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Web accessibility: is your business at risk of a lawsuit?

WCAG (Web Content Accessibility Guidelines) are a set of guidelines introduced by the World Wide Web Consortium under their Web Accessibility Initiative, and, if this is your first time hearing about this, your business might be in trouble.

WCAG are about making Web content more accessible, primarily for people with disabilities. Web accessibility involves a wide range of disabilities, including visual, auditory, physical, speech, cognitive, language, learning, and neurological disabilities.

These guidelines also make Web content more usable by older individuals with changing abilities due to aging and often improve usability for users in general, by supporting Text-On- Screen and voice commands.

If your website isn’t WCAG 2.0 AA (we’ll get into what this stands for shortly) compliant, this can open you up to a costly lawsuit in the USA under title III of the Americans with Disabilities Act (ADA). On average, almost 3 ADA lawsuits are filed daily, and even some of the biggest online behemoths from Apple and Amazon, to Nike and others, have been faced with the Web accessibility compliance crackdown.

Scandiweb strongly recommends to make your website WCAG compliant before you’re faced with any unwelcome surprises.

Test your website for WCAG compliance

Test your website right now with WAVE:

WAVE is a tool to help make web content more accessible. WAVE cannot tell you if your web content is accessible. Only a human can determine true accessibility. Nevertheless, WAVE can help you evaluate the accessibility of your web content.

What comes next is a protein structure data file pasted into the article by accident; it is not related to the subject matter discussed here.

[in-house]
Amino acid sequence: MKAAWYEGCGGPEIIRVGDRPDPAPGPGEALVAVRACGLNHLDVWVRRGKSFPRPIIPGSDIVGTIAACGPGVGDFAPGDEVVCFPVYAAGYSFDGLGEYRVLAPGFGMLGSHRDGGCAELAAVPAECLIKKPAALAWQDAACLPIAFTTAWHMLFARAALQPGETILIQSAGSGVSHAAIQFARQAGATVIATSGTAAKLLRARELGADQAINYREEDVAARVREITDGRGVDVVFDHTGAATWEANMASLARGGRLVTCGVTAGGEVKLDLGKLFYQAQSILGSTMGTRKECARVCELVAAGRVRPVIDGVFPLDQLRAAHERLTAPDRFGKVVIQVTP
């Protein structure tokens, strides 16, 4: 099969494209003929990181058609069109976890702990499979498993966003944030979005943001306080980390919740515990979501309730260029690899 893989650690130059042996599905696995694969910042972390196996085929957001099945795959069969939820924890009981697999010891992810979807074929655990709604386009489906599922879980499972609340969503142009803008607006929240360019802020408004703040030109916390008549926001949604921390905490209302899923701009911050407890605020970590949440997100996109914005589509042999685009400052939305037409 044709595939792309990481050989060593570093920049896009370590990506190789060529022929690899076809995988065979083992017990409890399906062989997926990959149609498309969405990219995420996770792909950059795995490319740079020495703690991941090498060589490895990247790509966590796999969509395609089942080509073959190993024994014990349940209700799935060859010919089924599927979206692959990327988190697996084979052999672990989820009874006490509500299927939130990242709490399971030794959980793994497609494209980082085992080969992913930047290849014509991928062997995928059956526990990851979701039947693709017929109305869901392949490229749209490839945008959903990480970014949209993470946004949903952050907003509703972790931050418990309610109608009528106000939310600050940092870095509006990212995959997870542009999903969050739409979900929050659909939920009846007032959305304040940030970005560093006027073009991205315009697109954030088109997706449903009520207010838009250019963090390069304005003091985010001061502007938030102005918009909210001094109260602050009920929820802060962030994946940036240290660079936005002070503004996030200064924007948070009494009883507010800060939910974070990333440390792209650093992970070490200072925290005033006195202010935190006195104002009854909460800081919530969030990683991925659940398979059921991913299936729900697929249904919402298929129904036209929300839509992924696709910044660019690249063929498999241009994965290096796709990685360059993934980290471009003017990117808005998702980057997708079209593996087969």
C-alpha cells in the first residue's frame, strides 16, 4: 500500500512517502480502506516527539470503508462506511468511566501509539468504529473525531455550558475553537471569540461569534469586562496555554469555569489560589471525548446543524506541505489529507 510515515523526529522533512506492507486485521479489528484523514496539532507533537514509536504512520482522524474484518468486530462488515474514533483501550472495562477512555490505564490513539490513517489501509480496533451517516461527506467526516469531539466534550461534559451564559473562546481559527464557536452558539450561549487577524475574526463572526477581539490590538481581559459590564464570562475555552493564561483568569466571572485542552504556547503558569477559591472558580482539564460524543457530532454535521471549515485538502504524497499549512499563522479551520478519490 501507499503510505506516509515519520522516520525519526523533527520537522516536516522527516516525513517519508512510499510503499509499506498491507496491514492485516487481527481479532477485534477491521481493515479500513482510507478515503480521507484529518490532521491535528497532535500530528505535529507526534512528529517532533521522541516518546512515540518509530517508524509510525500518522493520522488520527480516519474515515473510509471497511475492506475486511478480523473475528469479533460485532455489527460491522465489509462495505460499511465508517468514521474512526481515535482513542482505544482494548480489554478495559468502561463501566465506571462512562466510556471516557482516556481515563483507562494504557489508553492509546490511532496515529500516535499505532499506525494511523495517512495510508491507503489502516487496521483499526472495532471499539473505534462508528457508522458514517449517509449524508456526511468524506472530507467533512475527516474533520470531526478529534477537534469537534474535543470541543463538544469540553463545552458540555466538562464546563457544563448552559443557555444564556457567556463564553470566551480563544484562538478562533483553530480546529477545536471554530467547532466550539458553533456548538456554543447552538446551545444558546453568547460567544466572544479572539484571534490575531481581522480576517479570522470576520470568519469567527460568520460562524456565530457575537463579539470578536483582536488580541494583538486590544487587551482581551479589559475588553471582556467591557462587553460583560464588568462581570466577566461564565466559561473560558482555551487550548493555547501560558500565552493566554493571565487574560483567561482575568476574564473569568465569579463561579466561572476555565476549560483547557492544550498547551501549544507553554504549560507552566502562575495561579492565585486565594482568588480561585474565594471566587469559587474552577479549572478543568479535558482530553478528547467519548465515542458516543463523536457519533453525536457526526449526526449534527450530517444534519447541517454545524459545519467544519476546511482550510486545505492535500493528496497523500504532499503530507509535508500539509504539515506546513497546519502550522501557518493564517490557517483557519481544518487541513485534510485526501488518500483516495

What are the Web accessibility requirements?

WCAG 2.0 was published on 11 December 2008 and WCAG 2.1 was published on 5 June 2018 being backwards compatible.

WCAG 2.1 consist of an extended checklist of web accessibility testable success criteria, which are categorized in 13 guidelines, which are further grouped under four principles:

  • Perceivability – Information and user interface components must be presentable to users in ways they can perceive;
  • Operability – User interface components and navigation must be operable;
  • Understandability – Information and the operation of user interface must be understandable;
  • Robustness – Content must be robust enough that it can be interpreted reliably by a wide variety of user agents, including assistive technologies.

WCAG’s rules are categorized into three levels of conformance: A (low); AA (mid); AAA (high). A-level conformance sets the minimum level of conformance and is generally insufficient when it comes to making your website accessible. Therefore, you should always aim for AA levels.

What about AAA? Given how demanding the conformity to AAA level is, WCAG does not demand websites to reach this milestone, but you are encouraged to strive for it. This is due to the impossibility for some websites to satisfy all criteria to such a high level, without encountering significant operational barriers.

Grounds for a lawsuit?

There are two types of WCAG case causes:

  1. Section 508 article – This is federal law mandating government held websites to be compliant with WCAG 2.0 AA. Your business does not have to worry about this.
  2. Americans with Disabilities Act (specifically “Title III”) – This is an act signed into law by the US president that obligates all public services to prevent discrimination by disability. Inside the ADA act there is no legally defined WCAG level, given how ADA is not itself about the internet or how it should look. WCAG 2.0 AA started to be used in lawsuits since it was mentioned in the “Section 508 article” and since there is simply no other standard to use for good/bad website accessibility judgement.